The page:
To be clear, the excessive debt facing the nation is also a moral issue. By increasing the deficit every year and adding to the debt, we add to the amount of money future taxpayers must fund in interest payments on that debt. Neither the Democrats nor the Republicans are entirely honest about the debt of course. It is as if the entire nation has forgotten that there was a surplus a decade ago. It is as if the historically low tax rates of today were set in stone at Sinai and cannot be raised.
As mentioned in my morning post, Cardinal Peter Turkson gave a smashing speech to open the Social Ministry Gathering yesterday. I never thought I would live to see the day when a Vatican cardinal holds up an American bishops' call for civil disobedience in the face of unjust immigration laws, as an example of how the Church can and should be engaged in the culture! The speech shows the Cardinal's profound understanding of the Church's social teaching tradition, and how that tradition is rooted in our most fundamental dogmatic teachings bout the human person and, indeed, about the nature of God Himself. Here, unedited, is the text:
“Protecting Human Life and Dignity: Promoting a Just Economy”
Washington, D.C., 13-16 February 2011
The Legacy of Rerum Novarum:
The Current Challenges of Catholic Social Teaching
I bring you greetings from the Pontifical Council for Justice and Peace; and, on it behalf, I wish you all a very successful conference, especially as you gather to explore the protection of human life and the dignity of the human person through the promotion of a more just economy.
Congressman Ron Paul won the presidential straw poll at the CPAC conference here in Washington. But, you would expect his brand of libertarian conservatism to be a hit with the kinds of affluent, young conservatives who attend such conferences. It is like reading Ayn Rand in high school: Which teenager does not want to read that the paths of truth and justice are found through self-assertion?
But, those young, affluent activists are not paradigmatic for the average primary voter, who is as likely to be motivated by a sense of populist resentment as by protean, libertarian ideas. The sraw poll win means little in the long run.
The other day, listening to Treasury Secretary Tim Geithner at the Brookings Institute, the thought occured that this man may or may not know that his job, as a Democrat, is to fight for the working men and women in this country, but you would never know he knows it from listening to him. My populist instincts were heightened.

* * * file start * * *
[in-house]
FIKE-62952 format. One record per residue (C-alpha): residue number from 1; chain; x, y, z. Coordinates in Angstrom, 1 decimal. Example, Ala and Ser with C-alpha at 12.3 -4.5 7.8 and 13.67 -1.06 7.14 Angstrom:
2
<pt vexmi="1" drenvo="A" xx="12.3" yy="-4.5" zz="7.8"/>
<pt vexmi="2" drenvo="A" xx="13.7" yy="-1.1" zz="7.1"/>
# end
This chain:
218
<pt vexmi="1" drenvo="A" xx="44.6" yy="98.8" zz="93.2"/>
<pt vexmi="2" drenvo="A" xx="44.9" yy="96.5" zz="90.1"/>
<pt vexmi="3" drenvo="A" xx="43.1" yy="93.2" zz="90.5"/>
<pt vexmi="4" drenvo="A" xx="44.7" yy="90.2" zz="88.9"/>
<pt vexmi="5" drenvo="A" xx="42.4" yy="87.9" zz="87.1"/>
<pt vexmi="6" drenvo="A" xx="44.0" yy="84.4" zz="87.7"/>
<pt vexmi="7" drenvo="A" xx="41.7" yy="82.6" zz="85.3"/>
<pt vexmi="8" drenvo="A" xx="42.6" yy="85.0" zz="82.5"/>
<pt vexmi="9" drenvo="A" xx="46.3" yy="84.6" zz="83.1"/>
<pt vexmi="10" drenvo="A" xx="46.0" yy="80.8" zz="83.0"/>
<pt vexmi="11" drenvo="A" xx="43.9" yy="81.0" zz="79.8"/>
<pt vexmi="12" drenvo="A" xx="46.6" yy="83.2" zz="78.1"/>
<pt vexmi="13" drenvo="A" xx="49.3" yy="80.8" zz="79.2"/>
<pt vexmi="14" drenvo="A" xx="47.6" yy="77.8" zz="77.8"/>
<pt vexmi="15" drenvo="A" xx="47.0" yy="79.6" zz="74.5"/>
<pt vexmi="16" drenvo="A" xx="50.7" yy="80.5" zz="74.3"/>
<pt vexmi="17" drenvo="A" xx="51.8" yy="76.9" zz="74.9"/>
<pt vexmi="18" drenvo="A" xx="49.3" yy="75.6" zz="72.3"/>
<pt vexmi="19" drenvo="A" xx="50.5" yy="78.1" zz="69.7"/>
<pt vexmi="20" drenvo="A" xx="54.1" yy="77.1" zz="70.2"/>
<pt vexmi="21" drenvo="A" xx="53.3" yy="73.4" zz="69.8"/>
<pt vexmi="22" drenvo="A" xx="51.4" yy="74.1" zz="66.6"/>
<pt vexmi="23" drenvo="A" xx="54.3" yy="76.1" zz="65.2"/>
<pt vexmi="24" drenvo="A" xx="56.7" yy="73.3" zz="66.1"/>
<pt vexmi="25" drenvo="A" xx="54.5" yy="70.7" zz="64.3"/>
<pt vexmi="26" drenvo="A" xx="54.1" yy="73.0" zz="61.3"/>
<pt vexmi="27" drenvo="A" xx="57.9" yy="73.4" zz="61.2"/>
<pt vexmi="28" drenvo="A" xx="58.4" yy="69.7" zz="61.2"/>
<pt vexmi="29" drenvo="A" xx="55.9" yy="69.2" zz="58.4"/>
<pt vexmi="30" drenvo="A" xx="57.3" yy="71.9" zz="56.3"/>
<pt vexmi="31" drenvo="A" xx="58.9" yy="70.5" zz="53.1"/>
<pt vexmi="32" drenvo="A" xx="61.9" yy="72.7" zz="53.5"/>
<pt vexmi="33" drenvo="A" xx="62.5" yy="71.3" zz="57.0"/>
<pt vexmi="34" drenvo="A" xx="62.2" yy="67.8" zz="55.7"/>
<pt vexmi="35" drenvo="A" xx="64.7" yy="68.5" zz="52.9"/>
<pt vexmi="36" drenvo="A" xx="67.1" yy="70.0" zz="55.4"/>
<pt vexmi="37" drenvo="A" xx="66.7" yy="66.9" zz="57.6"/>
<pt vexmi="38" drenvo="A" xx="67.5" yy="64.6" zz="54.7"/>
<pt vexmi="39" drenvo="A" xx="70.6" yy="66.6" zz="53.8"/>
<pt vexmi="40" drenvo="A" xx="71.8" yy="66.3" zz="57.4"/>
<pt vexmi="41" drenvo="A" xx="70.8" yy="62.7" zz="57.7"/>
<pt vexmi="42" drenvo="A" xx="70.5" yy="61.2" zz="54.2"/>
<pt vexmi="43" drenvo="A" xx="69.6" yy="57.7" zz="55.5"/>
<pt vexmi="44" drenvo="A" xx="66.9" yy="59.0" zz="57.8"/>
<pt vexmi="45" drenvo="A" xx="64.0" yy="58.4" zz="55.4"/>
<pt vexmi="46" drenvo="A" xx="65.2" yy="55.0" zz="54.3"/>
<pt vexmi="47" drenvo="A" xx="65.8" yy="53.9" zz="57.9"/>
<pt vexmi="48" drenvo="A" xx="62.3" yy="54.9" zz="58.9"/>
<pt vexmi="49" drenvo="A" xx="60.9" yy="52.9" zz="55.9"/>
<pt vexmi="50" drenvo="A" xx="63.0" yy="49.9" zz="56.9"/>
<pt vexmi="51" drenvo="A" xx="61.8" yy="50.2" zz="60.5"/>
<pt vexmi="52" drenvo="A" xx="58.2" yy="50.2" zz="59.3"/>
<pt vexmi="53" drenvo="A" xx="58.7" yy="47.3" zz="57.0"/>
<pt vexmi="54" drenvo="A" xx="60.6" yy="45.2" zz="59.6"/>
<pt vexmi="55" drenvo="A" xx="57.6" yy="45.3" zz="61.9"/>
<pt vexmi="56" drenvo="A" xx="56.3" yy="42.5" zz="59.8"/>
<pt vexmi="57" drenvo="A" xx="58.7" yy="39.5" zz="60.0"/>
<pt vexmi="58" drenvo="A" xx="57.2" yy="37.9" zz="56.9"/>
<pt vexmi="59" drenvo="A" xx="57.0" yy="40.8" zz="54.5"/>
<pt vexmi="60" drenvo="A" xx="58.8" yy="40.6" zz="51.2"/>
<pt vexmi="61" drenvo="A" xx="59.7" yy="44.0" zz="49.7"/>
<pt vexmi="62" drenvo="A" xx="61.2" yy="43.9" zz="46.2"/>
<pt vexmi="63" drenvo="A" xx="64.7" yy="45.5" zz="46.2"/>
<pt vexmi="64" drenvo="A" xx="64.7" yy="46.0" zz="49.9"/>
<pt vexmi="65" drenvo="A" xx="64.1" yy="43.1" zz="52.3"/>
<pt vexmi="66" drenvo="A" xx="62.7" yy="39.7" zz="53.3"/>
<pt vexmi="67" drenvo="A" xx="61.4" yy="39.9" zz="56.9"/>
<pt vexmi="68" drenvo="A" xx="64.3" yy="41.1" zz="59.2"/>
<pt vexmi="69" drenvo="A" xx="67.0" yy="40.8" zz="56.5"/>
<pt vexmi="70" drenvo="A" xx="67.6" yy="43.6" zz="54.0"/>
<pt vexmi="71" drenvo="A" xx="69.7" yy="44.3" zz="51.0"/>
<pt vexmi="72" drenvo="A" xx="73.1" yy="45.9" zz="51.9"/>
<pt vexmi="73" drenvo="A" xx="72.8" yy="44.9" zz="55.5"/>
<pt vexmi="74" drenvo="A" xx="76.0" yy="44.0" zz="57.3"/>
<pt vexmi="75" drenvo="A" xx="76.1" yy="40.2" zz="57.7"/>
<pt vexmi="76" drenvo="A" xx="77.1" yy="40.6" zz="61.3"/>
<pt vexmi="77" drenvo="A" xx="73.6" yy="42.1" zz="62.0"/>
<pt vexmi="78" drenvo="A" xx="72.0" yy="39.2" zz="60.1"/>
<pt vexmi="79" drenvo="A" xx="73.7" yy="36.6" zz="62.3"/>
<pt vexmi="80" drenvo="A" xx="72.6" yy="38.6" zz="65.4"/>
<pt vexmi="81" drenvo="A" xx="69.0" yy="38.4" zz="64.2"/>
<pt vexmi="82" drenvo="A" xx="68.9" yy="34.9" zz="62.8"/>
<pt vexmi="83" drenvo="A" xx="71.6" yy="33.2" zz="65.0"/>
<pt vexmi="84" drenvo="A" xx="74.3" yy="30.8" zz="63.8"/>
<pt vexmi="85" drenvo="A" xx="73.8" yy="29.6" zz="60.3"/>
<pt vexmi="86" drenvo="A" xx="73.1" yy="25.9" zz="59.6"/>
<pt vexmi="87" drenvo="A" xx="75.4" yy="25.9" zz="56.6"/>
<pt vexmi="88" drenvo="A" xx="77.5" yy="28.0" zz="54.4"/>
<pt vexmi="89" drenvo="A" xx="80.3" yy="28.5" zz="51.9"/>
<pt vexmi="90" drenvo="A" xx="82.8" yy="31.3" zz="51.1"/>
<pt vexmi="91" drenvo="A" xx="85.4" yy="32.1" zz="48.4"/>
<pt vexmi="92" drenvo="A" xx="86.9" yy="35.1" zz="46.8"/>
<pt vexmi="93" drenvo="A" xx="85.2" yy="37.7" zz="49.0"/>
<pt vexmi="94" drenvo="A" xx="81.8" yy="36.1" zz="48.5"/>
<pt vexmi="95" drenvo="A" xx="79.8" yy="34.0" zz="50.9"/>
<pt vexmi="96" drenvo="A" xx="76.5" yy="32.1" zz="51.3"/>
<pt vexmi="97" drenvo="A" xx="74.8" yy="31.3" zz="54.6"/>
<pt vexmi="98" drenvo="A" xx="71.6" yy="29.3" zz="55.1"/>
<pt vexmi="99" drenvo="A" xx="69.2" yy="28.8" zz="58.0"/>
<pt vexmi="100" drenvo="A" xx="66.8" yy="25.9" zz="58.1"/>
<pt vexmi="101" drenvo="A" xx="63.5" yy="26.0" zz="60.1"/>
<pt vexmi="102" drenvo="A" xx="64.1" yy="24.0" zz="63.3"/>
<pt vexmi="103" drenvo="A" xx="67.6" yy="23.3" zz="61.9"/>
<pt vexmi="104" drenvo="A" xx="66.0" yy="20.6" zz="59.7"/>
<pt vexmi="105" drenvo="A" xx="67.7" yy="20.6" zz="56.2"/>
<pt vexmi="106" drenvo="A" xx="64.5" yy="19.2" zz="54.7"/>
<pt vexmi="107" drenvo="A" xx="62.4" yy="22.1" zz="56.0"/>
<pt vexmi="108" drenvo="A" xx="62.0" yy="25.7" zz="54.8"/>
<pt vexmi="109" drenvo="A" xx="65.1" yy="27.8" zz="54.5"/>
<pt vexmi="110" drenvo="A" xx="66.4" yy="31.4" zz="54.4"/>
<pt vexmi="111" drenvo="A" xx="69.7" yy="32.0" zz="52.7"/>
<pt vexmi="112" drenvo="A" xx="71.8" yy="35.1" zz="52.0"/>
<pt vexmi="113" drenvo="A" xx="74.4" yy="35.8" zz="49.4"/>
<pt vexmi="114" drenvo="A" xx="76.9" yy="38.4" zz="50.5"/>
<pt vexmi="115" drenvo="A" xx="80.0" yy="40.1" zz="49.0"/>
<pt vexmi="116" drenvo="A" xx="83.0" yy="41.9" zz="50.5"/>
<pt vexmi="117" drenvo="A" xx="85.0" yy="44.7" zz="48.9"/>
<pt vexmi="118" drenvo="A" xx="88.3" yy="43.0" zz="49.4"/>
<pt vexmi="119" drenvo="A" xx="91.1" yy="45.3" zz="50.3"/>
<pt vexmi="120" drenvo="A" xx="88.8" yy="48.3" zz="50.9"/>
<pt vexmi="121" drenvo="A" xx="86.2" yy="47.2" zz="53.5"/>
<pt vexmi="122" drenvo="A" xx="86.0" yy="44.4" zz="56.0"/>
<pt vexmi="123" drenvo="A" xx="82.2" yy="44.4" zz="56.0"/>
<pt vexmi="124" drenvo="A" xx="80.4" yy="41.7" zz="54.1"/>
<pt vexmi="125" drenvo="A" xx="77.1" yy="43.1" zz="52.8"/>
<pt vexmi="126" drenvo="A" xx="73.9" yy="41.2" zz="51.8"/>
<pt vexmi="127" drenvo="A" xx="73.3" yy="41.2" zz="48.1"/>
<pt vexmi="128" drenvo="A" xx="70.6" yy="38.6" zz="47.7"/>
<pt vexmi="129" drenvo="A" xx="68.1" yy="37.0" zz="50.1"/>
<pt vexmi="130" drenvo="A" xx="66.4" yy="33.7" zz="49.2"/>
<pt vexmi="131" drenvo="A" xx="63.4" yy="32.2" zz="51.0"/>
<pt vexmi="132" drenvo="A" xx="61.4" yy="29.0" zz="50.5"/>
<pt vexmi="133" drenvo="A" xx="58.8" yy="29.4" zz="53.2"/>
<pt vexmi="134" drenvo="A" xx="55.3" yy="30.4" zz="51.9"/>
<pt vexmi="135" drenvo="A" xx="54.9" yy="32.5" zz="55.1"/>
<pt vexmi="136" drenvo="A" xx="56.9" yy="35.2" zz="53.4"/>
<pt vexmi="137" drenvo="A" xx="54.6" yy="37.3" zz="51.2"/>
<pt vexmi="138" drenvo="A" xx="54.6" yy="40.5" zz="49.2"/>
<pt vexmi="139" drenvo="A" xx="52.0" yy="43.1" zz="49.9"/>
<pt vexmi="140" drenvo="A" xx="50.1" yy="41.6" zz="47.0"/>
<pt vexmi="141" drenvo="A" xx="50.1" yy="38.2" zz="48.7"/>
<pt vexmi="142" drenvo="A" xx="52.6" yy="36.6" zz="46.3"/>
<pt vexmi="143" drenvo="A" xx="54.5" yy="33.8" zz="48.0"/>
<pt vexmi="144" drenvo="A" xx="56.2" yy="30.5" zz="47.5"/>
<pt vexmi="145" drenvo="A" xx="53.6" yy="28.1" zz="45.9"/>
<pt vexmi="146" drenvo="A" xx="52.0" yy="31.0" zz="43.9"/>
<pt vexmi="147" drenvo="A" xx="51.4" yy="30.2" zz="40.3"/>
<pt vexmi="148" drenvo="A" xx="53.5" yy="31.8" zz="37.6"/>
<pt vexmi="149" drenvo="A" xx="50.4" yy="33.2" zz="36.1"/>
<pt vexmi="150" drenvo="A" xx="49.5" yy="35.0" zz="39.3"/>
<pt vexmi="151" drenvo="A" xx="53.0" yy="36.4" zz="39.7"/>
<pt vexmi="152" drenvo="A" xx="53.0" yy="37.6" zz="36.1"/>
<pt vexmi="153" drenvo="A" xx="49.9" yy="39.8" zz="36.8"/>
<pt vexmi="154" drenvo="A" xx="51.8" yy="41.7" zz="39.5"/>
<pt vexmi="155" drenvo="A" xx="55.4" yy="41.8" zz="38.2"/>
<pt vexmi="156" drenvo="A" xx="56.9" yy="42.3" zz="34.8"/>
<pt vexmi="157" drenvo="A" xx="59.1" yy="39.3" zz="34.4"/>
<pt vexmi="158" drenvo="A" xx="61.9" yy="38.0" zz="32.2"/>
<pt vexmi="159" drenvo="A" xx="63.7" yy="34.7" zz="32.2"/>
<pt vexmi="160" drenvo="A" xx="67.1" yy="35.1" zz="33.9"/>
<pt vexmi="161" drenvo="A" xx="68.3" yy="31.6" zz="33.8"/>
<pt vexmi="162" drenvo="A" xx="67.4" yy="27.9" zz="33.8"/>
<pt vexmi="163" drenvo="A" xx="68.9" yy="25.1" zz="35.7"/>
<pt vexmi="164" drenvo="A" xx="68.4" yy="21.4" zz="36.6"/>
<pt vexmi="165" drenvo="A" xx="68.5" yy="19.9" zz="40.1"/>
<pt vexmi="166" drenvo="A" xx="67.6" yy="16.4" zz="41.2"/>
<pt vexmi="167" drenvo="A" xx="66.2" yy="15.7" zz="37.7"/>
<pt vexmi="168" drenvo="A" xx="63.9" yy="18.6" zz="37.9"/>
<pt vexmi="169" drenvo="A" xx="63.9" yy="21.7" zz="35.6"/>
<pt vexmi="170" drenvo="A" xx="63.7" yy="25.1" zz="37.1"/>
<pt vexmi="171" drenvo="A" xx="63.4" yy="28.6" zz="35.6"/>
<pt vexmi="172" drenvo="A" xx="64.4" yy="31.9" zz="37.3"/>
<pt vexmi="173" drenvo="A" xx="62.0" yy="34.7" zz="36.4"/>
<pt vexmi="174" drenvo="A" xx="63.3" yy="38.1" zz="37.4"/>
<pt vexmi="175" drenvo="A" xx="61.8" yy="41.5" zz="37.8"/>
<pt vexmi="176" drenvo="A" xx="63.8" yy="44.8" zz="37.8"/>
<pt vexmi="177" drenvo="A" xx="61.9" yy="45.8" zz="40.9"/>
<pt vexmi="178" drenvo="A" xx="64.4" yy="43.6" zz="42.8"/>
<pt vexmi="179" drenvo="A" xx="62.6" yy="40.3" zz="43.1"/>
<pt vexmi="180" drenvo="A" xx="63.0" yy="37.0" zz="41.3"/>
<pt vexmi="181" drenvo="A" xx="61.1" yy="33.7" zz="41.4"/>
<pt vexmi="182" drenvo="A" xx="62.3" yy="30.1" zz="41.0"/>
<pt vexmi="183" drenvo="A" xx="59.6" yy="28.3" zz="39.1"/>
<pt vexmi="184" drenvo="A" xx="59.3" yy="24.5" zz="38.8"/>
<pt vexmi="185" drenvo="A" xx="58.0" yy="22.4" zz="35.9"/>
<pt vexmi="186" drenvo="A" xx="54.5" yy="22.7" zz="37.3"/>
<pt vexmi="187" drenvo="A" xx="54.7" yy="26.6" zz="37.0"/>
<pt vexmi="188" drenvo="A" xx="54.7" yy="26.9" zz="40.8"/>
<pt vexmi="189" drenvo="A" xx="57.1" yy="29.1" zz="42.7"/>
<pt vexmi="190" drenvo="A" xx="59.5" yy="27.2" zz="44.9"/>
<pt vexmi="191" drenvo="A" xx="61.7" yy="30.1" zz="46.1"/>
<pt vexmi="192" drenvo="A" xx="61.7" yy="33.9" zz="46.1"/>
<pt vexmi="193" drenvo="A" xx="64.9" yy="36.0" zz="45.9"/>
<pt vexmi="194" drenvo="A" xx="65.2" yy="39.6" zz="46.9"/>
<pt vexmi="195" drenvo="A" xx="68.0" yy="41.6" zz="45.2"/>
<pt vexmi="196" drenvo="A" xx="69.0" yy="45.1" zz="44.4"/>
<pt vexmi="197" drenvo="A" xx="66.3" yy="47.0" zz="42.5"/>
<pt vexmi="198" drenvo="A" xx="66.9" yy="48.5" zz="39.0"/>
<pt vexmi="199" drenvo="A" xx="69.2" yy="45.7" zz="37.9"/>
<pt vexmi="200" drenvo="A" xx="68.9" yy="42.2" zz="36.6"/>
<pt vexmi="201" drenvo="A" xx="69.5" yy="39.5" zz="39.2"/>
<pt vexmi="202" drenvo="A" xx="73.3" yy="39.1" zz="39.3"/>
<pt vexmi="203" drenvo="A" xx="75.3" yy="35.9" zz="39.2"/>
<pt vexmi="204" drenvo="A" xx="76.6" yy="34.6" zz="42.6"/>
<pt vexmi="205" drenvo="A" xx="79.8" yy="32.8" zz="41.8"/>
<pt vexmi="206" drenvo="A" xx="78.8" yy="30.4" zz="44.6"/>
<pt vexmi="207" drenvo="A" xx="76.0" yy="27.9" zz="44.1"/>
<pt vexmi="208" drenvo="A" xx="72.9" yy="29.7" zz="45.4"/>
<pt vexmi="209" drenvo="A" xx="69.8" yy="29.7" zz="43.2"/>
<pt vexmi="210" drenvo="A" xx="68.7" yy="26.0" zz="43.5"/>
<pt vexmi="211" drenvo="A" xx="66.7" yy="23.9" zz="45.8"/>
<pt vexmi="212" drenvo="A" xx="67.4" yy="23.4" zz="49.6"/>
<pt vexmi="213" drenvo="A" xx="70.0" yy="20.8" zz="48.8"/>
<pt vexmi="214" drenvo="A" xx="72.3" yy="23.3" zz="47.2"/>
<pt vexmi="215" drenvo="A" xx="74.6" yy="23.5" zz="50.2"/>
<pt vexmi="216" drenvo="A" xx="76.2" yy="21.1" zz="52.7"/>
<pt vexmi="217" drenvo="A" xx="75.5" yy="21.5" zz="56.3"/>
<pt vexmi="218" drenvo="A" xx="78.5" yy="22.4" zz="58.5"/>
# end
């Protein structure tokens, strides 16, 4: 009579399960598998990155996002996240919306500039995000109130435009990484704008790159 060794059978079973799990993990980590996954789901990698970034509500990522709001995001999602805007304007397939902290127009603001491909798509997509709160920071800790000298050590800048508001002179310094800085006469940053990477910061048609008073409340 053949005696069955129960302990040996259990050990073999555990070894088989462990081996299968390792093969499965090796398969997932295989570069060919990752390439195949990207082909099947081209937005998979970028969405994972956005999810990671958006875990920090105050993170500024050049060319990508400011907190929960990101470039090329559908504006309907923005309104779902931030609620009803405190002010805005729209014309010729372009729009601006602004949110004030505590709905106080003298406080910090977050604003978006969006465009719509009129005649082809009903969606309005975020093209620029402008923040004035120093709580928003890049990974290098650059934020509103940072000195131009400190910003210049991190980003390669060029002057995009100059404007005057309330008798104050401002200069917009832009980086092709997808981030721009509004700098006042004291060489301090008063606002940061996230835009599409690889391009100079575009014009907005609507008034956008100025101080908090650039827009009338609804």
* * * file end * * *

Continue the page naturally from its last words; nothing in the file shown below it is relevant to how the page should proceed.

But, there is a limit to populism and, in the event, Geithner's wonkishness may be more important than throwing red meat to the masses. It is too easy in our culture to make fun of the pointy-heads, the wonks, the analysts who live in Cambridge or Berkeley, and who are very smart about some things but can be clueless about what makes the rest of America tick.
I was reminded of this when I saw the headline in this morning's Washington Post, which reads, "Egypt's generals impose martial law." I remember reading a similar headline in December, 1981, about the imposition of martial law in Poland. That was a grim news then but yesterday's imposition of martial law in Egypt is actually good news, that the military is not going to be hiding behind the constitutional niceties of a constitution that was designed to frustrate democracy not promote it.
Yesterday, Cardinal Peter Turkson, President of the Pontifical Council for Justice and Peace, kicked off the annual Catholic Social Ministry Gathering here in Washington. The cardinal spoke about the significance of Rerum Novarum, the first papal encyclical to explicitly discuss social justice issues, and how that encyclical remains relevant. I do not yet have a copy of the cardinal’s remarks, so I will not comment upon them, but driving back home from his speech, the thought occurred that the Church’s social teaching has been remarkably consistent through the years. And such years.
In 1891, the year Pope Leo XIII issued Rerum Novarum, papal concerns about socialism were theoretical concerns. There was not, as yet, any country governed by a socialistic government. But, even at the theoretical level, Leo understood that the Church’s traditional defense of the right to private property would be a bulwark against the encroachments of the state.